First drive: Volkswagen Golf wagon

In a world where station wagons are going the way of locally built cars – their market share eaten alive by SUVs of all sizes – Volkswagen’s decision to launch a new wagon variant of the seventh-generation Golf might look like an unusually unwise one.

But the local arm of the German juggernaut believes the sales volumes are there to justify its existence – with a three-model offering and a price range starting at $25,540 and rising to $36,340 – and that, as other wagons flee the market, it will take their place.

Volkswagen spokesman Karl Gehling would not predict an exact number for Golf Wagon sales, but this week pointed to the fact that the last model made up 10 percent of the sales mix. At current sales figures,  with around 15,000 Golfs being sold a year, that would be 1500 wagons, a not insubstantial number.

Mr Gehling was happy to indicate that he would expect the new one to sell more than 1000 a year, at least, and was keen to point out that the new wagon is built in Germany, on the fabled MQB platform, rather than Mexico, like the model it replaces.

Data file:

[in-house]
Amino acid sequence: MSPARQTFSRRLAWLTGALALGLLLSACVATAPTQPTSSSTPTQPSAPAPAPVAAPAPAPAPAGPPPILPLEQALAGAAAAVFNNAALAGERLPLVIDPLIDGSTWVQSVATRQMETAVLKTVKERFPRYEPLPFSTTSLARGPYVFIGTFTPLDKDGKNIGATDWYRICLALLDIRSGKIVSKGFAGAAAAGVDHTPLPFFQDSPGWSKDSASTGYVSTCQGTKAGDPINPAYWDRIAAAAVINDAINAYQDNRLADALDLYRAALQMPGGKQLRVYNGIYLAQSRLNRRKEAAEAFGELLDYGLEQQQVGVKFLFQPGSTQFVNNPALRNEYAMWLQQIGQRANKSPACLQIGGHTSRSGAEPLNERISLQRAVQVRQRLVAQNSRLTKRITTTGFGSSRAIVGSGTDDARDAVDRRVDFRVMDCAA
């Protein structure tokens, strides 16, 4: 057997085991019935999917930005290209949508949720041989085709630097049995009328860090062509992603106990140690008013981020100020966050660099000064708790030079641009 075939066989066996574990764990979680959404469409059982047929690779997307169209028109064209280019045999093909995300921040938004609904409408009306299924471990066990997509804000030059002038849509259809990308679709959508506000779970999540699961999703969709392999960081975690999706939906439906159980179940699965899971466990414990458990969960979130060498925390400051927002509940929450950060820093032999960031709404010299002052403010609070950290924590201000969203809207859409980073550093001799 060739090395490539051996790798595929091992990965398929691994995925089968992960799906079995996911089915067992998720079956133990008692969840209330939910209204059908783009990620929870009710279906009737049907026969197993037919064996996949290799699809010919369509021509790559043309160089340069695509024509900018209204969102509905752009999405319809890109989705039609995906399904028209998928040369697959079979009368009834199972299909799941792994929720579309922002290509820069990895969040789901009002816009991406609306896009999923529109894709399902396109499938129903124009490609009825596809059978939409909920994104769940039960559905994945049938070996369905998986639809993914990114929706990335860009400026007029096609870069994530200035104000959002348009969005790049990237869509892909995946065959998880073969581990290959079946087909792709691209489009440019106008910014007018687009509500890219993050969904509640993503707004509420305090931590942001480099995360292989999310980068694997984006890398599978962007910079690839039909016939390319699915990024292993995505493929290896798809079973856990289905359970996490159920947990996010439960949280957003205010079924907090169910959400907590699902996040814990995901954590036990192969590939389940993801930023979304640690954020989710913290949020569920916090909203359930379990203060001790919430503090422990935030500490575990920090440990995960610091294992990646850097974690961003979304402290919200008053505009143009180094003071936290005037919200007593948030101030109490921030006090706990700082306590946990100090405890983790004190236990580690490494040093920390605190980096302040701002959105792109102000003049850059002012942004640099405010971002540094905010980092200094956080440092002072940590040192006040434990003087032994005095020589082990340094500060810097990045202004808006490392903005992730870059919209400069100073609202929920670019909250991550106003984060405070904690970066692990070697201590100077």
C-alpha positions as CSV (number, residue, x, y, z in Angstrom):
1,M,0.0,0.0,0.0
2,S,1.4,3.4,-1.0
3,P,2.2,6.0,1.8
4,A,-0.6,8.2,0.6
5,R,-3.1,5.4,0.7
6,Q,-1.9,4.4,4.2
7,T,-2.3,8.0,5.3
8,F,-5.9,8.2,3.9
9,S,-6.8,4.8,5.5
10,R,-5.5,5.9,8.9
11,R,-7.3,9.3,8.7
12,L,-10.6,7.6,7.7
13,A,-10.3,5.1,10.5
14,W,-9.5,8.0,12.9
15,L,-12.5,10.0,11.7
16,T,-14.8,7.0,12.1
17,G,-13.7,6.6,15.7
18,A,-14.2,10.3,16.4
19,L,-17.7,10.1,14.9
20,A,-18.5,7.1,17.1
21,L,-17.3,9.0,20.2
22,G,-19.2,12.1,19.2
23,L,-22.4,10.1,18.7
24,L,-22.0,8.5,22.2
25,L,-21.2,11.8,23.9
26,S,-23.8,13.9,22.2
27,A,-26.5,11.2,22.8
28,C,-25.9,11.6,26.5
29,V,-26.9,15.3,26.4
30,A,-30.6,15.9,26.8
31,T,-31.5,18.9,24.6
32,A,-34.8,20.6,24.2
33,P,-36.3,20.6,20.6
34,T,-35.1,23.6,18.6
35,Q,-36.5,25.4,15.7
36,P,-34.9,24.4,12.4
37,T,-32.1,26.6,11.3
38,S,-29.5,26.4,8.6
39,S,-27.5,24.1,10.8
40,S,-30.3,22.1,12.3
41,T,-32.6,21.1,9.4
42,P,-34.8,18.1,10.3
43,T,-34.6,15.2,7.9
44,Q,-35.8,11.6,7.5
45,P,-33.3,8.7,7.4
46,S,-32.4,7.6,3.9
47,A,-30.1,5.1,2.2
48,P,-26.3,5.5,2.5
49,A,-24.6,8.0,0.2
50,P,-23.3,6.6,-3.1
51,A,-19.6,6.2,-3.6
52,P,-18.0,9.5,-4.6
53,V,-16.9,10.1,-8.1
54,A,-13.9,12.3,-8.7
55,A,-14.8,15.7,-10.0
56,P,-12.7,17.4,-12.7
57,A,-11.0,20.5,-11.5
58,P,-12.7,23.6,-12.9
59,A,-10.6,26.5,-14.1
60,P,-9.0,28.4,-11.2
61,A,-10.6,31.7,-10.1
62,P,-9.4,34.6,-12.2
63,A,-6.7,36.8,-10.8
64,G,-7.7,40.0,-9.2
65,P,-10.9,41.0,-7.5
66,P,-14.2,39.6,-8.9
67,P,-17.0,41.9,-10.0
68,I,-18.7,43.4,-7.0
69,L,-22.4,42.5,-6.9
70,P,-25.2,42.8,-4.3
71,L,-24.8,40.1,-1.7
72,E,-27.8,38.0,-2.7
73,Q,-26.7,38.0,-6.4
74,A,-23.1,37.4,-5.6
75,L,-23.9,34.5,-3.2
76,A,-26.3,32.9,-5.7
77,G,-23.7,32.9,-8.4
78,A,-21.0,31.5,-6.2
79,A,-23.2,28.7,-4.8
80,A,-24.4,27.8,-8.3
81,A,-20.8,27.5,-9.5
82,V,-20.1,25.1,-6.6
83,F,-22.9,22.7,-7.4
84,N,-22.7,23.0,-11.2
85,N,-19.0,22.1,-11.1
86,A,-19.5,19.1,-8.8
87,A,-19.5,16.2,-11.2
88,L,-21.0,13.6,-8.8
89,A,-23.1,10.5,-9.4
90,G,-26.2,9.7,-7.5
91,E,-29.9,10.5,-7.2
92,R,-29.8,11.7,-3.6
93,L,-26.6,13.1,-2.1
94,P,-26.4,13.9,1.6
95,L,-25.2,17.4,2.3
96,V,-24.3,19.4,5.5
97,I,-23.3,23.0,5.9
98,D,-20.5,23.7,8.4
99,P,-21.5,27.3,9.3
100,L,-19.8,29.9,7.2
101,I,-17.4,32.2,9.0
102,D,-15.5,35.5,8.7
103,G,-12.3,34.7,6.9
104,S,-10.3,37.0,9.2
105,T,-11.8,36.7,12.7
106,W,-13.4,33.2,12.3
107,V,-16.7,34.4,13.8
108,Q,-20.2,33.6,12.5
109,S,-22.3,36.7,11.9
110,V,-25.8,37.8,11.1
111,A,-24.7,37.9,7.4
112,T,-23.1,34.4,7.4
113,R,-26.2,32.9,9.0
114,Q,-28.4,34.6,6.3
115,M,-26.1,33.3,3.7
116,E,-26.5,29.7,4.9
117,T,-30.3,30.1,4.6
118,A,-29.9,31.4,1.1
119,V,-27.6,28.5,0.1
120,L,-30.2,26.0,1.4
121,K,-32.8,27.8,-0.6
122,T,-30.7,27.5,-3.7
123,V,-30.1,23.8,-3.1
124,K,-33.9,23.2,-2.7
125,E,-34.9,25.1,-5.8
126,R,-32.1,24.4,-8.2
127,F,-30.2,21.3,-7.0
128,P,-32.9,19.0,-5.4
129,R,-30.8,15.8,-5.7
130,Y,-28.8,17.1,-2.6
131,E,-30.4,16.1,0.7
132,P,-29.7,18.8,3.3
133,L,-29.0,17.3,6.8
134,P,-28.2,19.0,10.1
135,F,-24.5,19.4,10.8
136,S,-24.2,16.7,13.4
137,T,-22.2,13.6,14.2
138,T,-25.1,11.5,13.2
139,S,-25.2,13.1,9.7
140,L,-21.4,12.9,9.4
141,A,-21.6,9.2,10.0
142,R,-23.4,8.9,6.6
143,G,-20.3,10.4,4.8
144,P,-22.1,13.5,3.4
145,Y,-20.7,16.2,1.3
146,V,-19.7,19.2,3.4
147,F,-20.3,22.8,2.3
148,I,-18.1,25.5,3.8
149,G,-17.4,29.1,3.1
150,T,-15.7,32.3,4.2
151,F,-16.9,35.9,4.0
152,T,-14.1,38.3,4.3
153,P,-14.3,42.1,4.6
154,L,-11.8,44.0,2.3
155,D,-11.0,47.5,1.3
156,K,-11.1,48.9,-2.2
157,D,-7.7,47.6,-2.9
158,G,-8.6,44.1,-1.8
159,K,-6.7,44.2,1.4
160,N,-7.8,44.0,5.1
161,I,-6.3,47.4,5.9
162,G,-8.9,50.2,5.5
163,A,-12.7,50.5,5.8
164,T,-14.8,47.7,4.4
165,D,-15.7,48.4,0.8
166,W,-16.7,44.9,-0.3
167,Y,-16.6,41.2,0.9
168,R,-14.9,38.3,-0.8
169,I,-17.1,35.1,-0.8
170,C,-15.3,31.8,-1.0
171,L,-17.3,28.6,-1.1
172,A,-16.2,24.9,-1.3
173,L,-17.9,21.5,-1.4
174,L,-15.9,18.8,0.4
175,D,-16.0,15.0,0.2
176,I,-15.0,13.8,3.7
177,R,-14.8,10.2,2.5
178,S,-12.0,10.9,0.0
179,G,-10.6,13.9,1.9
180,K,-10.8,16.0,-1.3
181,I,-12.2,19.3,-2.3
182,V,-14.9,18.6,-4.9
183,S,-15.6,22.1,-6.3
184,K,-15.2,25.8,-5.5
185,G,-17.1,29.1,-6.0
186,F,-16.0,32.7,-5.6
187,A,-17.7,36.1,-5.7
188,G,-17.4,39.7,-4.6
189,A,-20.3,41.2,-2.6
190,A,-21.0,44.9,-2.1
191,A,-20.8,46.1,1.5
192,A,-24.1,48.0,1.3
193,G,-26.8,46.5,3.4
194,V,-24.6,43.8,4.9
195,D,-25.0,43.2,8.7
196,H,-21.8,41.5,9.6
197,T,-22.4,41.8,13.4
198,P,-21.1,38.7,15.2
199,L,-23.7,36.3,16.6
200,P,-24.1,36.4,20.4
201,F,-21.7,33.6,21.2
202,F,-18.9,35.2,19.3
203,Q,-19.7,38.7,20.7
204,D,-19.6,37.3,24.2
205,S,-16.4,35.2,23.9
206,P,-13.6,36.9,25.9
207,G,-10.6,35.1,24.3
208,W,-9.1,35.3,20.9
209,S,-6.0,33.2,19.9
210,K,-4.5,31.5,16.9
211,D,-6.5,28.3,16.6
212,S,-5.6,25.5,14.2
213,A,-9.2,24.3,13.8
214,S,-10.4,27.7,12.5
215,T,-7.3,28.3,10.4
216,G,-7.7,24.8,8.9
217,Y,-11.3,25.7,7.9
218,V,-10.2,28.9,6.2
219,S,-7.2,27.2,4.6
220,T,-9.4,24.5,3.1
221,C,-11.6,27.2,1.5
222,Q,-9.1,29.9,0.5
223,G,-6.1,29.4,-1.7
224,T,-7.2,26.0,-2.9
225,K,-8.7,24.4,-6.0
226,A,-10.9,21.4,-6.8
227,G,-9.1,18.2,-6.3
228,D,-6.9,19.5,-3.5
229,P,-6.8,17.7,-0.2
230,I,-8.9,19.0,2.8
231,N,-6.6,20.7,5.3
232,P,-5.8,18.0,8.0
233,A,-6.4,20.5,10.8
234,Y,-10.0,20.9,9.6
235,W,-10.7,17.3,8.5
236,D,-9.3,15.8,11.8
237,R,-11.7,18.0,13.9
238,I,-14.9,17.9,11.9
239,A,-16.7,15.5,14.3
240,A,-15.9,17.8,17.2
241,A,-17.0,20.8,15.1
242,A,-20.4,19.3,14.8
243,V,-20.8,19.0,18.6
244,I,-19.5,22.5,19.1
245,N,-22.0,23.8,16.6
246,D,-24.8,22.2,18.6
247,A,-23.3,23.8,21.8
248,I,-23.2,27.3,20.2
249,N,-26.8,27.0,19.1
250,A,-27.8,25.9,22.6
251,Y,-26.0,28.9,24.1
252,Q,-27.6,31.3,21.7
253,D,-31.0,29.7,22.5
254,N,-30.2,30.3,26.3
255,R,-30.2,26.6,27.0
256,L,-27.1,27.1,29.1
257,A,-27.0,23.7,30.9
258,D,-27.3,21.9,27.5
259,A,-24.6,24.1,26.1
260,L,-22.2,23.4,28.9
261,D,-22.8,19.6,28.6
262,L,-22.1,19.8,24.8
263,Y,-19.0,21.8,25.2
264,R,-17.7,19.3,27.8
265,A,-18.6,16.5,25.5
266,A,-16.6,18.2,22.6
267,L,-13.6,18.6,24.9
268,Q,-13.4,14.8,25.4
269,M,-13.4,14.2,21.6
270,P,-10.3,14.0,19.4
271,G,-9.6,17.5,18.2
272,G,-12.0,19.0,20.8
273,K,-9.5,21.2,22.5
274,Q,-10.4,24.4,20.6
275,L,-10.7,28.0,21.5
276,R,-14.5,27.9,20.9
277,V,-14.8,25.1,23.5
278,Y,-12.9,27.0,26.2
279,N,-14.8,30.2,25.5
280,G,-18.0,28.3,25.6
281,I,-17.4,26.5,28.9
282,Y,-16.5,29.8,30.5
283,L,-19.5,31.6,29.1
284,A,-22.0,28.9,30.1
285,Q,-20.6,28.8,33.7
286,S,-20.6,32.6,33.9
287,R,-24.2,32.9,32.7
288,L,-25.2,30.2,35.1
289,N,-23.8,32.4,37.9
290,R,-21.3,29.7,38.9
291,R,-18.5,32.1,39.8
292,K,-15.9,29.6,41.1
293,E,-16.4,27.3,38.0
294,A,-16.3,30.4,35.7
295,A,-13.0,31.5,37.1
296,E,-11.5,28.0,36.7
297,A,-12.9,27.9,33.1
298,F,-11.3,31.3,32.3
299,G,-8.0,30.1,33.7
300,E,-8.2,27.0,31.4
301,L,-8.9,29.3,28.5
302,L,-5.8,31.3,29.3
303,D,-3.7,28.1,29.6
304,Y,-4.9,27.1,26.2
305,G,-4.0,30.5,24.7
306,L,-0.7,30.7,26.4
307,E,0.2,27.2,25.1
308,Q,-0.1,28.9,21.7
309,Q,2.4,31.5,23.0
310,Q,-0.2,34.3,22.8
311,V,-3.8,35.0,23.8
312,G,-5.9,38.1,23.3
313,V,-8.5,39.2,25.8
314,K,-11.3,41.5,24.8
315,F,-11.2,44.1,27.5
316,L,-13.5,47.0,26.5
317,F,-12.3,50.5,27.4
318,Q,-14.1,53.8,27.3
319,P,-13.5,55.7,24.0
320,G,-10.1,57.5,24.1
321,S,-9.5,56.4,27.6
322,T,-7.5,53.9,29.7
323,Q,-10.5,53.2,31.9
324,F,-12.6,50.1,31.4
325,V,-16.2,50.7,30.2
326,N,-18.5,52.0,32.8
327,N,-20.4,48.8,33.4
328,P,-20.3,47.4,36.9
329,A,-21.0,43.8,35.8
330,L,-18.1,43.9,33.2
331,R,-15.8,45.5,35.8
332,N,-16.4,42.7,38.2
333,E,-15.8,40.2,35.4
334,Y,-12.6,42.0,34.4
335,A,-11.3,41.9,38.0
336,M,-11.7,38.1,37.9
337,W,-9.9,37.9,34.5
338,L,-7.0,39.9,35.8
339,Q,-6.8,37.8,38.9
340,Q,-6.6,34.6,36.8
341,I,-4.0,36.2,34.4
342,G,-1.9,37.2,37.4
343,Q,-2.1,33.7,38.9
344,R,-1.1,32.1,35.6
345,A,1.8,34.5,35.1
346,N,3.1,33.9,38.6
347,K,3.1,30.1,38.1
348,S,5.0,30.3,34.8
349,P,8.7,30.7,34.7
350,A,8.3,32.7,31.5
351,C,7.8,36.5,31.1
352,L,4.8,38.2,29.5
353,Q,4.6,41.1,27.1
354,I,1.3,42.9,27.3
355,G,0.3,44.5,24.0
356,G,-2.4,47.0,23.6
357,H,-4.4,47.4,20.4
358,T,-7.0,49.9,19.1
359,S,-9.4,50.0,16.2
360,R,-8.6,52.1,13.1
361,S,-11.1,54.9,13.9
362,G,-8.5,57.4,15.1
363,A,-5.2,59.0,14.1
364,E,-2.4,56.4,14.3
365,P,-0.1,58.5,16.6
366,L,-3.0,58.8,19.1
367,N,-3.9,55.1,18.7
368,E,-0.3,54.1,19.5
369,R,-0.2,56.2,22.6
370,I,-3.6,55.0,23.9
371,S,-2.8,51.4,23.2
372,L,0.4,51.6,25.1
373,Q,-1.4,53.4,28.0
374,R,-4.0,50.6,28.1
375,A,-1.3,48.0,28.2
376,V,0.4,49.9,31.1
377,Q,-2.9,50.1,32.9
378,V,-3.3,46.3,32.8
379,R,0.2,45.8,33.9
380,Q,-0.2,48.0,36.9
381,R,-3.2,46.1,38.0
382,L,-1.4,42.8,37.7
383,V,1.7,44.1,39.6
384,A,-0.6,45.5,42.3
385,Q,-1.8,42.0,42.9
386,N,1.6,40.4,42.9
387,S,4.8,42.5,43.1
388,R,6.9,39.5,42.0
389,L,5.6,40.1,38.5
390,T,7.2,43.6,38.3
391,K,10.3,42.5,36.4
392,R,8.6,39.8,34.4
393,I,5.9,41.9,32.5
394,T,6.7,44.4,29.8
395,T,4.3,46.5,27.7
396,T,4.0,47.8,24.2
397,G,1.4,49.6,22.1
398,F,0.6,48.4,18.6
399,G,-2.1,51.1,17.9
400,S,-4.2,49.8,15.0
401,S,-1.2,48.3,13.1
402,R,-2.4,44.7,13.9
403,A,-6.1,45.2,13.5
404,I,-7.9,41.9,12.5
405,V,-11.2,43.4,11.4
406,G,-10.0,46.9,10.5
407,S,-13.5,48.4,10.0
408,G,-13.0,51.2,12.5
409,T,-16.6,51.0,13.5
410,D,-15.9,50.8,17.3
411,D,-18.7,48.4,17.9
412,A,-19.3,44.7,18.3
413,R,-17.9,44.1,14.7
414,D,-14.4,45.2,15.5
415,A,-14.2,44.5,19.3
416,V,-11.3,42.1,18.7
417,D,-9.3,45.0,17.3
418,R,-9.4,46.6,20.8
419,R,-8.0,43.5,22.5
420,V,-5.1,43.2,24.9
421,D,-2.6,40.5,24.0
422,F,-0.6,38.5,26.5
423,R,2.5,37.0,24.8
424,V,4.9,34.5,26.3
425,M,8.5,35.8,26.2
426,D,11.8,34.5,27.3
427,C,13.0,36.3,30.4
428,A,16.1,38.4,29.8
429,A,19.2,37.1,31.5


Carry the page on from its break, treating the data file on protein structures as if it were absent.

On a more disappointing note, he also confirmed that the diesel version of the much-loved GTI hatchback – the GTD – was not part of Volkswagen’s plans for Australia. While the company would “never say never”, the GTD was not seen as a viable seller locally, despite having made it here as part of the Golf VI range.

And, while no-one at Volkswagen was prepared to confirm that the new Scirocco would be following the imminent launch of both Golf R and the Performance version of the GTI, there were plenty of knowing, happy smiles with their “just wait and see” responses. You can bet this sexy-looking two-door is on the way, and soon.

First impressions of the new Golf Wagon suggest it is as excellent as you would expect a stretched version of Wheels’ Car of the Year to be.

Boot space is up 100 litres to 605 litres with the rear seats in place, and is now 1620L (up 125L) with the seats down, with an almost flat load floor.

The range starts with a surprisingly sprightly 90TSI base model at $25,540, rises to $29,290 for the upper-spec Comfortline, then climbs over $30k for the 103TSI Highline model at $33,840 before topping out at $36,340 for the 110kW TDI diesel model.

As an alternative family car for the driver who appreciates a low centre of gravity and the driving enjoyment advantages that a wagon holds over any SUV, the newest Golf provides a compelling and well-priced alternative. 

Click here to read the full range review of the Volkswagen Golf

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